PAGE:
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National Legal Services Authority V. Union of India - Football
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National Legal Services Authority V. Union of India

In 2012, the National Legal Services Authority, an Indian body set up to legally represent marginalized sections of society, filed a written petition with the Supreme Court of India. The petition was joined by a non-governmental organization representing the Kinnar transgender community and a person who identified himself as Hijra. From 6 to 9 November 2006, a group of experts in Yogyakarta, Indonesia, adopted the Yogyakarta Principles on the Application of International Human Rights Law on Sexual Orientation and Gender Identity. In summary, the Yogyakarta principles, as adopted, are as follows: the right to dignity, the right to privacy, the right to personal autonomy, etc., have been guaranteed and guaranteed by article 21 of the Constitution. Legal recognition of gender identity is part of the constitutional right to dignity and liberty. The people of the third community have every right to live their lives with dignity and nobly. Article 6 of the Universal Declaration of Human Rights of 1948 and article 16 of the International Covenant on Civil and Political Rights of 1966 declare that every born person has the right to live and to be protected by the law, and that no authority has the power to deny this right to a person. Much of this analysis focuses on people moving from one sex to another; What about the third gender as a distinct identity? Here, the Court takes a big step towards articulating legal rights for people who do not fall into the male/female binary, which is a significant change from most pre-existing comparative laws. After discussing the historical context of transgender people in India, the Supreme Court confirmed that gender identity and sexual orientation include transgender people and that “a person`s self-defined sexual orientation and gender identity are integral to their personality and constitute one of the most fundamental aspects of self-determination, dignity and freedom, And no one should be forced to undergo medical procedures.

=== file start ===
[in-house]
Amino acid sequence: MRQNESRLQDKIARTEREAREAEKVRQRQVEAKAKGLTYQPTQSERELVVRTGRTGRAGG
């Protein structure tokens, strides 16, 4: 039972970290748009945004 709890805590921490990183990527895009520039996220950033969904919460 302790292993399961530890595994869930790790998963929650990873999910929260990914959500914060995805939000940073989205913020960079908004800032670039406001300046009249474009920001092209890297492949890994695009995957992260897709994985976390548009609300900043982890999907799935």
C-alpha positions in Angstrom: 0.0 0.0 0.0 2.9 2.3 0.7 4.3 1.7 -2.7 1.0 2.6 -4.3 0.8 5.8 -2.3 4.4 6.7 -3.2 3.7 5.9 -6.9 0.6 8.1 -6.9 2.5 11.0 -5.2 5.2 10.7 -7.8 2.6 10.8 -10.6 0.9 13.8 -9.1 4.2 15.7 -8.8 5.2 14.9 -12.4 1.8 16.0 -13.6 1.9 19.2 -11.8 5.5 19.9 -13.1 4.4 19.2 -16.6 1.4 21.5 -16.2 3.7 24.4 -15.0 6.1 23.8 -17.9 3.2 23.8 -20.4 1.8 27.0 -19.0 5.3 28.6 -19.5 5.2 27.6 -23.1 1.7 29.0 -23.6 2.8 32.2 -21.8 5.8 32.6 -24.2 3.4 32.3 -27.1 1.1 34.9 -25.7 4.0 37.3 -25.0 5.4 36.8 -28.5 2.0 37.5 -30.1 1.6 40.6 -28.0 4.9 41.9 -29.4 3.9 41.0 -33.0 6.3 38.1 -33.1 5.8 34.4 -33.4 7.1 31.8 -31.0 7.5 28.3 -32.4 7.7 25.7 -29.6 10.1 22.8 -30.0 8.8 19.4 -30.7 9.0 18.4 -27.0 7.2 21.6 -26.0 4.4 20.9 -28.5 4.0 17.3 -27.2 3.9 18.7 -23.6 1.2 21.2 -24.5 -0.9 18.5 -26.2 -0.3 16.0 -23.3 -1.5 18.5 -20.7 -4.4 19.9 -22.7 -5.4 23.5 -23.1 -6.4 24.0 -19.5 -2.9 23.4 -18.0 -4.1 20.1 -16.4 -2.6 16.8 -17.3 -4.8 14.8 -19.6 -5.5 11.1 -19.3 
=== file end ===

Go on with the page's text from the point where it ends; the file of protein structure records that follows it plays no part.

[…] as a precondition for the legal recognition of their gender identity.” [para. 20] She then referred to relevant international human rights standards, in particular the Yogyakarta Principles, which state that “persons of all sexual orientations and gender identities have the right to the full enjoyment of all human rights”. [para. 22] This landmark decision was a new ray of hope for the transgender community, which has long suffered from silence in the face of widespread discrimination and social injustice. This landmark decision is the first to legally accept non-binary gender identities and defend the human rights of transgender people in India. And equal rights in our socio-religious and political activities. The decision sets a strong binding precedent to discourage social injustice against marginalized and disadvantaged segments of society. The petition demanded a legal declaration of her gender identity as attributed at the time of her birth and that the non-recognition of her gender identity violated Articles 14 and 21 of the Indian Constitution. The transgender community has insisted that their inability to express themselves in terms of binary gender deprives them of equal protection by law and social welfare. They also prayed for legal protection as a backward community, as well as the right to express their self-identified gender in forms of government.